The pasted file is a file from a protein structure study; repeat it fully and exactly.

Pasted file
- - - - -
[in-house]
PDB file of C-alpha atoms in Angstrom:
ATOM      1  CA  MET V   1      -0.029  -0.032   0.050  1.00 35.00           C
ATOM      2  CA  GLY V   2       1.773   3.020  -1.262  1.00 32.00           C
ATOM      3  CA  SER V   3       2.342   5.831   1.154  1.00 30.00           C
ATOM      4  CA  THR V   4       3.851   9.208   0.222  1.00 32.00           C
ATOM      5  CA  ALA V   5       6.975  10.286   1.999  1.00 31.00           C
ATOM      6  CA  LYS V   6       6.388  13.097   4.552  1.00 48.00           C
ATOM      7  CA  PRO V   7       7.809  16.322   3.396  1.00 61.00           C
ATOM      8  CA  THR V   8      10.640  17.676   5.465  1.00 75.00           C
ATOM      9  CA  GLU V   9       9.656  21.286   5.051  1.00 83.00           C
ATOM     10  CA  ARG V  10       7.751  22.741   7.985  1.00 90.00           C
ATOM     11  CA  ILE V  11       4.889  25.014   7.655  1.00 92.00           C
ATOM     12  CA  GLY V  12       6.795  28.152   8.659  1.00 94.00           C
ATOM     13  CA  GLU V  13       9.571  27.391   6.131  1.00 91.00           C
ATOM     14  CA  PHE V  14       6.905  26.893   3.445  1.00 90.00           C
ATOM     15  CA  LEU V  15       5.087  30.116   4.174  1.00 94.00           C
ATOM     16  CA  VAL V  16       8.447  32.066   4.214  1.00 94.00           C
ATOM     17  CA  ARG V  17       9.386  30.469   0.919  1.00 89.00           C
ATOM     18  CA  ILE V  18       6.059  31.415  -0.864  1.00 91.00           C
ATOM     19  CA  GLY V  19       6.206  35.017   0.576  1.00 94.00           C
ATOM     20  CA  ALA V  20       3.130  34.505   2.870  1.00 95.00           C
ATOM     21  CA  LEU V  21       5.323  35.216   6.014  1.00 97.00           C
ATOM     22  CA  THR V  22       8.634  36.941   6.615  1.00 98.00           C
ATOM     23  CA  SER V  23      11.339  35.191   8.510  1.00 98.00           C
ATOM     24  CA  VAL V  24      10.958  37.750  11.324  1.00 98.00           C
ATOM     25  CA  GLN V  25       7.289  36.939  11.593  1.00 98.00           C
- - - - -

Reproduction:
[in-house]
PDB file of C-alpha atoms in Angstrom:
ATOM      1  CA  MET V   1      -0.029  -0.032   0.050  1.00 35.00           C
ATOM      2  CA  GLY V   2       1.773   3.020  -1.262  1.00 32.00           C
ATOM      3  CA  SER V   3       2.342   5.831   1.154  1.00 30.00           C
ATOM      4  CA  THR V   4       3.851   9.208   0.222  1.00 32.00           C
ATOM      5  CA  ALA V   5       6.975  10.286   1.999  1.00 31.00           C
ATOM      6  CA  LYS V   6       6.388  13.097   4.552  1.00 48.00           C
ATOM      7  CA  PRO V   7       7.809  16.322   3.396  1.00 61.00           C
ATOM      8  CA  THR V   8      10.640  17.676   5.465  1.00 75.00           C
ATOM      9  CA  GLU V   9       9.656  21.286   5.051  1.00 83.00           C
ATOM     10  CA  ARG V  10       7.751  22.741   7.985  1.00 90.00           C
ATOM     11  CA  ILE V  11       4.889  25.014   7.655  1.00 92.00           C
ATOM     12  CA  GLY V  12       6.795  28.152   8.659  1.00 94.00           C
ATOM     13  CA  GLU V  13       9.571  27.391   6.131  1.00 91.00           C
ATOM     14  CA  PHE V  14       6.905  26.893   3.445  1.00 90.00           C
ATOM     15  CA  LEU V  15       5.087  30.116   4.174  1.00 94.00           C
ATOM     16  CA  VAL V  16       8.447  32.066   4.214  1.00 94.00           C
ATOM     17  CA  ARG V  17       9.386  30.469   0.919  1.00 89.00           C
ATOM     18  CA  ILE V  18       6.059  31.415  -0.864  1.00 91.00           C
ATOM     19  CA  GLY V  19       6.206  35.017   0.576  1.00 94.00           C
ATOM     20  CA  ALA V  20       3.130  34.505   2.870  1.00 95.00           C
ATOM     21  CA  LEU V  21       5.323  35.216   6.014  1.00 97.00           C
ATOM     22  CA  THR V  22       8.634  36.941   6.615  1.00 98.00           C
ATOM     23  CA  SER V  23      11.339  35.191   8.510  1.00 98.00           C
ATOM     24  CA  VAL V  24      10.958  37.750  11.324  1.00 98.00           C
ATOM     25  CA  GLN V  25       7.289  36.939  11.593  1.00 98.00           C